Latest report from Experian Automotive showing that the percentage of loans to subprime buyers is moderating could prove to be a wakeup call to many credit-challenged consumers
Here at Auto Credit Express we feel that consumers with bad credit should be aware of a number of factors before applying for a car loan. In part this is because applicants frequently ask us, "How hard is it to get approved for a car loan?"
So while each individual's situation is different, the chances of obtaining an approval, at least in part, can depend upon the general lending climate – a topic that's examined in the latest report from Experian Automotive.
Experian Automotive Report
The September 3rd, 2014 report begins with the headline, "financing to subprime borrowers begins to throttle back."
The report went on to state that "the percentage of new vehicle loans to subprime and deep subprime borrowers began to level off in Q2 2014." Additionally," the percentage of new vehicle loans going to consumers in the subprime and deep subprime segments was at 15.1 percent in Q2 2014, down from 22.1 percent in Q2 2013."
It also went on to address some of the recent warnings the lending industry has received regarding high-risk automotive lending:
While up from the 10.2 percent low at the peak of the recession in 2009, the current figures are still well below the prerecession level highs of 16.6 percent in Q2 2008 and 19.9 percent in Q2 2007.
Similarly, the percentage of used vehicle loans extended to the subprime and deep subprime segments in the quarter was 40.2 percent, down from 50.6 percent in Q2 2013. Again, the figures are up slightly from the 39 percent seen in Q2 2009, but still below the prerecession levels in 2008 and 2007 of 43.4 percent and 46.6 percent, respectively.
Here is Experian's take on these findings:
"Although we've seen relative stability in the automotive industry the past several years, lenders are still showing cautionary signs when lending to the subprime market and keeping their risk at manageable levels," said Melinda Zabritski, senior director of automotive finance for Experian. "As for consumers, as long as those in these higher risk segments continue to pay their bills on time, keep delinquent balances in check and select a vehicle that fits within their budget, they should still be able to obtain the necessary financing to purchase a vehicle that meets their needs."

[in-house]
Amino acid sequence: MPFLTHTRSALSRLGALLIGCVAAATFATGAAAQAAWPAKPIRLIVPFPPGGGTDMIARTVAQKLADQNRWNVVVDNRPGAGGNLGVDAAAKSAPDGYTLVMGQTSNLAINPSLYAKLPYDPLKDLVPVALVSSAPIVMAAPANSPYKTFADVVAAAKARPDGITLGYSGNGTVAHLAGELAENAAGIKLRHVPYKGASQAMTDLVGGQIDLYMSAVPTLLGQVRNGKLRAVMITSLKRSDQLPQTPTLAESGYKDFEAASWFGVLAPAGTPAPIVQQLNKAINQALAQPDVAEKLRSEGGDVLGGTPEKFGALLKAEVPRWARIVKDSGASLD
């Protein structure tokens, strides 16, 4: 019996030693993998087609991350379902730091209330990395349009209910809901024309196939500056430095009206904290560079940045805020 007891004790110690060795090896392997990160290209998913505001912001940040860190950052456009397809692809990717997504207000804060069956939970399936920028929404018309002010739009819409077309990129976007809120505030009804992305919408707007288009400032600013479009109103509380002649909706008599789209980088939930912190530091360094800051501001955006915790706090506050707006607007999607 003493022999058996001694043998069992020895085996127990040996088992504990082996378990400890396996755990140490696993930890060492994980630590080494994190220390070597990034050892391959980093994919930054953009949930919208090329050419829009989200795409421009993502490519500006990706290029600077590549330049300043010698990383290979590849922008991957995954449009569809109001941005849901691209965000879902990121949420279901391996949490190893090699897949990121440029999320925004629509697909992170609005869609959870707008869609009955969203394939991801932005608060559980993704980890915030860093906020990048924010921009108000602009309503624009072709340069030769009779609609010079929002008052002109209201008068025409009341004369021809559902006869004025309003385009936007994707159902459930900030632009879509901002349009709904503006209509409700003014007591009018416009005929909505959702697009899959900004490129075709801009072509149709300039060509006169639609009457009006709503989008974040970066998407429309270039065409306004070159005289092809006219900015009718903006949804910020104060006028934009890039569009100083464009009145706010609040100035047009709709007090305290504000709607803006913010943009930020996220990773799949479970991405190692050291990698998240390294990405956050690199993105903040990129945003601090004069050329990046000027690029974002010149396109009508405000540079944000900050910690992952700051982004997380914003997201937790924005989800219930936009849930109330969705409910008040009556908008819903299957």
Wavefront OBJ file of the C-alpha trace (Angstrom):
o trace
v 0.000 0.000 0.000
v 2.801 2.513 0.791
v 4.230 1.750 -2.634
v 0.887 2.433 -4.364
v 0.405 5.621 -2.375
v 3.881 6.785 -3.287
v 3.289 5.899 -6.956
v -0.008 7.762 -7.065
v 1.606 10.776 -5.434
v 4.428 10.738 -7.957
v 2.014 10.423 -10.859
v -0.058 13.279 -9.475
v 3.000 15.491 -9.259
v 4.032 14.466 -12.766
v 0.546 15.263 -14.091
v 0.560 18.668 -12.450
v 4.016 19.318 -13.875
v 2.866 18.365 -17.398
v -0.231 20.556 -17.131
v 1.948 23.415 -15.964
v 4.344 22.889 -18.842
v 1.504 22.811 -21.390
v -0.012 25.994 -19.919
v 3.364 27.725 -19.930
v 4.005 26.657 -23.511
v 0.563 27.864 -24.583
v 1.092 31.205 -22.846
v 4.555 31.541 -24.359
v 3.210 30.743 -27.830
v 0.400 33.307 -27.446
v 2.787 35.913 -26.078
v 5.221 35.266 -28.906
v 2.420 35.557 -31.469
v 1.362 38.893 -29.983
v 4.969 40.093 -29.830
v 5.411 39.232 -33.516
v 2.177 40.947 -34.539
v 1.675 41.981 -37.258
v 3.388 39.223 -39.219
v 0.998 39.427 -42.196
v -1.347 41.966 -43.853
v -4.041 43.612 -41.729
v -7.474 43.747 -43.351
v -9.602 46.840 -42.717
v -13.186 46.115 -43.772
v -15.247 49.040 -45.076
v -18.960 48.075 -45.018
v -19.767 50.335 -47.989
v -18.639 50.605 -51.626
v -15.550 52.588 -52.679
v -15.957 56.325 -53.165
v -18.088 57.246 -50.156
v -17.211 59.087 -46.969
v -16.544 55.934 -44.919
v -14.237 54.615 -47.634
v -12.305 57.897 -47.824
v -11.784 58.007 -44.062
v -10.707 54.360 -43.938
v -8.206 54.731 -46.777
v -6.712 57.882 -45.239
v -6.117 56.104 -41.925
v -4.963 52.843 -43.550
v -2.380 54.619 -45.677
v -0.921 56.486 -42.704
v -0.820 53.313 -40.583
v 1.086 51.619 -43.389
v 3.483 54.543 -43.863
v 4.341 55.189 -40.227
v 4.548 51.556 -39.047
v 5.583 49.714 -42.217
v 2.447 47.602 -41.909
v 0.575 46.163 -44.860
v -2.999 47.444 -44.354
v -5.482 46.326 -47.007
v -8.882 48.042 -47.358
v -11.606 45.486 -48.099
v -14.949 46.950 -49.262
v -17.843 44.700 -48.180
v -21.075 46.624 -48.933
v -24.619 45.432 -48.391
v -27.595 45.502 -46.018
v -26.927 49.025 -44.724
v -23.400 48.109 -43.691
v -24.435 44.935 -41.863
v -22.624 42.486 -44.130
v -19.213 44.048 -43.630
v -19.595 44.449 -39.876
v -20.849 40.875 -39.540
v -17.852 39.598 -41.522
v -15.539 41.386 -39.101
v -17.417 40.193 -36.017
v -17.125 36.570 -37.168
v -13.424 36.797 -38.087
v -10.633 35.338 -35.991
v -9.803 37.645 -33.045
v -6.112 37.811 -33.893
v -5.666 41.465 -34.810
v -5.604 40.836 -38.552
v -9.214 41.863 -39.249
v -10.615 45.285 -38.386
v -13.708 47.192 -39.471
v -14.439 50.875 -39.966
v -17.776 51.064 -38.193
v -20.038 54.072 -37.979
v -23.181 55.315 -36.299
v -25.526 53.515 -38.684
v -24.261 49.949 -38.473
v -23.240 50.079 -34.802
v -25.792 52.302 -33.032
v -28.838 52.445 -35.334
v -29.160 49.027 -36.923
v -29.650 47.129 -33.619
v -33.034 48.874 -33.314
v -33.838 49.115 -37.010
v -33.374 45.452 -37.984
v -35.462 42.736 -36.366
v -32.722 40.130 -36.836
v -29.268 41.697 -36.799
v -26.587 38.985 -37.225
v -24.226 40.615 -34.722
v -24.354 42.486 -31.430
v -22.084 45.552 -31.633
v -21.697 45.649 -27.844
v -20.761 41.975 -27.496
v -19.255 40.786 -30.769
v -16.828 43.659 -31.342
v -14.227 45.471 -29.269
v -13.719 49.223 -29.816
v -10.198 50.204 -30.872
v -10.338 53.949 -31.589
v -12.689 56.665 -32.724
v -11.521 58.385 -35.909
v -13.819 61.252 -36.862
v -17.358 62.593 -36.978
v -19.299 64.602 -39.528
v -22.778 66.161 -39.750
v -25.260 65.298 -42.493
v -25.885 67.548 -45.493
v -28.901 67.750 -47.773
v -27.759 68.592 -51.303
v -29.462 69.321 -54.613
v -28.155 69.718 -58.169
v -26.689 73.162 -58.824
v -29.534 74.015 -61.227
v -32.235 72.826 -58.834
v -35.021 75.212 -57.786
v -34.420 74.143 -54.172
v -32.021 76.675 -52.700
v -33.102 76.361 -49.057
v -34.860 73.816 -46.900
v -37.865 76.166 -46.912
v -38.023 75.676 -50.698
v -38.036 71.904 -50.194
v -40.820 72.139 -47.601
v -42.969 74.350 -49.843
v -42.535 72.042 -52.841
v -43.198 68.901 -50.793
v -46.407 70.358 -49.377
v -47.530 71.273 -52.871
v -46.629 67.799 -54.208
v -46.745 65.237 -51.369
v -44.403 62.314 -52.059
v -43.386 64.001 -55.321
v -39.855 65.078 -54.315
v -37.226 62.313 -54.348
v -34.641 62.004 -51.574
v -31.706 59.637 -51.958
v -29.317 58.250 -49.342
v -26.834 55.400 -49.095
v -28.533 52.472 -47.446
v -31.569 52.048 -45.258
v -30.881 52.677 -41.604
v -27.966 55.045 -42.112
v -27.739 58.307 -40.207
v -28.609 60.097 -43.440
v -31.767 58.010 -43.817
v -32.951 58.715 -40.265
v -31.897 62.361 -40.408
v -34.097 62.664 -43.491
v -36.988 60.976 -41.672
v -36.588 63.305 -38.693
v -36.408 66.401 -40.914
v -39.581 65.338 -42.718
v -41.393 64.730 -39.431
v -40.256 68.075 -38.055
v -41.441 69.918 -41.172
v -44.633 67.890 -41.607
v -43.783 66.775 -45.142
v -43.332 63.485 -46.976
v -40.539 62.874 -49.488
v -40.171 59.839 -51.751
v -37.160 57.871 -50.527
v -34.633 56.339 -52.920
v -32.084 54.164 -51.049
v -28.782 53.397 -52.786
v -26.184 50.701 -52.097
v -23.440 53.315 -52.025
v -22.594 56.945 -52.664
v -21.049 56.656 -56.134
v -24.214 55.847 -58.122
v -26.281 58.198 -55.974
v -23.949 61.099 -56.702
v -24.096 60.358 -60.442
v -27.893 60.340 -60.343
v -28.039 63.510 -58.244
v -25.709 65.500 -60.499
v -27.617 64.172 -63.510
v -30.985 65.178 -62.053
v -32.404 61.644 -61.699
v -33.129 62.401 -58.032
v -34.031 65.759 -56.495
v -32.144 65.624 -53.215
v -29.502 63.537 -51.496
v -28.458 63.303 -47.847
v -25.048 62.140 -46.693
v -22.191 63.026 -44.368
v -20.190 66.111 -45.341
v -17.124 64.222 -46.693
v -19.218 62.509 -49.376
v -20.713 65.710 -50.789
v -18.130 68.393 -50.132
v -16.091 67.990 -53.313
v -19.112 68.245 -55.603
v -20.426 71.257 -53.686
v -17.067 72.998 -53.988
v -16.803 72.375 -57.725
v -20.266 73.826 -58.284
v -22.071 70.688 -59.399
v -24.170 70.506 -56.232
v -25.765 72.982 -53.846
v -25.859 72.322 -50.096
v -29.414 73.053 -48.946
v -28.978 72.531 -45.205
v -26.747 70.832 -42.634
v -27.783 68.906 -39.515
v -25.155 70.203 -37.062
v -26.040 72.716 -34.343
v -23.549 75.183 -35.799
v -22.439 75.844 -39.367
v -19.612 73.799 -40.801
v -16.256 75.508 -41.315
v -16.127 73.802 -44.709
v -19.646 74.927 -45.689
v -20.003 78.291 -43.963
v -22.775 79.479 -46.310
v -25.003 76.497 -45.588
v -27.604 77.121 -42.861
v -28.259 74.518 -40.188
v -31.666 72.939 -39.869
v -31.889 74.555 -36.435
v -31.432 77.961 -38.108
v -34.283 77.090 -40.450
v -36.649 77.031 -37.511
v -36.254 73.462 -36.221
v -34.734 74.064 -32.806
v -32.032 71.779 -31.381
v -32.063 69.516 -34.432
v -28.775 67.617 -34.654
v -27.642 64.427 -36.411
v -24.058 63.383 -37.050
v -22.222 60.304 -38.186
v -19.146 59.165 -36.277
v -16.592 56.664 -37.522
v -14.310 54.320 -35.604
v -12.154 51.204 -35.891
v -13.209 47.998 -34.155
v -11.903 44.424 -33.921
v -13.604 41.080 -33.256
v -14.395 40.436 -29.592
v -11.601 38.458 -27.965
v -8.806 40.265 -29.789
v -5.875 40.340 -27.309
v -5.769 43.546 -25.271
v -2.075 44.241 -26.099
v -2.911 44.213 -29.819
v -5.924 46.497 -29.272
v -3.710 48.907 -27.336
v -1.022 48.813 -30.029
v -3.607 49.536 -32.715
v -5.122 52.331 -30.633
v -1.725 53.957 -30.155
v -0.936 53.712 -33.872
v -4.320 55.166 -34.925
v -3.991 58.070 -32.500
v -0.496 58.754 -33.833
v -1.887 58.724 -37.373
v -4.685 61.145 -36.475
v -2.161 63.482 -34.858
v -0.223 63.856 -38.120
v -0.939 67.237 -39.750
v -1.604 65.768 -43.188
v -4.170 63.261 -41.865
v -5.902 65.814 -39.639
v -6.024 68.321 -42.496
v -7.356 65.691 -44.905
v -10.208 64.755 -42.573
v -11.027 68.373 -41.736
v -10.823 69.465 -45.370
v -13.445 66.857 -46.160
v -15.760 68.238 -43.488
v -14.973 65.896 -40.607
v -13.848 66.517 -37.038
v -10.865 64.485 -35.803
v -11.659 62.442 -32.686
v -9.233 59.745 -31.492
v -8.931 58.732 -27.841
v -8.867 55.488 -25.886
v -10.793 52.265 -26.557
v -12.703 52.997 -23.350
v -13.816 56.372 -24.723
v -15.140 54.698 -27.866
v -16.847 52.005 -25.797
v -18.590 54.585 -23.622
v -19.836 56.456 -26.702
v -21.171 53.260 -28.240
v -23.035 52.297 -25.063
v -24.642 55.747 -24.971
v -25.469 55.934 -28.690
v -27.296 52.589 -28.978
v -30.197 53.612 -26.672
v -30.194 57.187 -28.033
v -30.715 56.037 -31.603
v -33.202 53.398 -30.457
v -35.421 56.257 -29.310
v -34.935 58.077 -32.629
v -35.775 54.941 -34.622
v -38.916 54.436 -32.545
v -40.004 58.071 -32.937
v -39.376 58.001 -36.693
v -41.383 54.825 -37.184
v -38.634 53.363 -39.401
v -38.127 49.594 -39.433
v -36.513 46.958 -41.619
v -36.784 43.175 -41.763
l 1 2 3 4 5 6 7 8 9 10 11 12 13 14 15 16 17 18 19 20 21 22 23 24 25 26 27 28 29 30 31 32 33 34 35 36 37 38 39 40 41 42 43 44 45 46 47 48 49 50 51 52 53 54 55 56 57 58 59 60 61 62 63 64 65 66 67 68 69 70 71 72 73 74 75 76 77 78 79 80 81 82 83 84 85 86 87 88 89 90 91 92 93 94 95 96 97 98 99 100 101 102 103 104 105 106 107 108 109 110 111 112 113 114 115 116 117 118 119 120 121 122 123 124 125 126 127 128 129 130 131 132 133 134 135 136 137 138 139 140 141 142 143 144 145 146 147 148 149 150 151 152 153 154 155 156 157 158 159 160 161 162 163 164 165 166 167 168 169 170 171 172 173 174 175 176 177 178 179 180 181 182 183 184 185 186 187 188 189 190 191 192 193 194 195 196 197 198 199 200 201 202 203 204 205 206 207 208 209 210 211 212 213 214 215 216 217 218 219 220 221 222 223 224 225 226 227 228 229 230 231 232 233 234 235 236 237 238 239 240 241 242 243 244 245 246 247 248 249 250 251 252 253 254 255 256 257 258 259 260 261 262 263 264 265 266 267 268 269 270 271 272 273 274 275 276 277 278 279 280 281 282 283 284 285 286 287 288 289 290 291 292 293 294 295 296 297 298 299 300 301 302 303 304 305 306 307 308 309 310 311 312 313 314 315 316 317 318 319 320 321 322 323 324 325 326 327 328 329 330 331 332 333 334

The report also found that:
- The average loan amounts extended to subprime and deep subprime consumers also fell in Q2 2014.
- The average new vehicle loan amount to a subprime borrower dropped to $27,347 in Q2 2014 from $27,563 in Q2 2013, and new loans to deep subprime borrowers fell to $24,836 in Q2 2014 from $25,486 in Q2 2013.
- For used vehicles, the average subprime borrower loan fell to $16,546 in Q2 2014 from $17,020 in Q2 2013.
- Used deep subprime loans fell to $14,358 Q2 2014 from $15,113 in Q2 2013.
"Used vehicle financing has experienced consistent growth over the last several years," continued Zabritski. "As we continue to see the price of vehicles reach new heights, more and more consumers, especially those that are credit challenged, are turning to the used vehicle market as a viable option to purchase their next car."
The Bottom Line
The moderation in non-prime auto loans means that either the number of borrowers has declined (not something we've observed) or, more likely, that subprime lenders are looking at applicants more closely. It also could signal that, in some cases, consumers with less than perfect credit probably should be more open to financing a more affordable used car.
Another observation: Auto Credit Express matches borrowers with credit issues to those new car dealerships that can offer them their best opportunities for car loan approvals.
So if you're ready to begin the process of establishing your car credit, you can start it now by filling out our online auto loan application.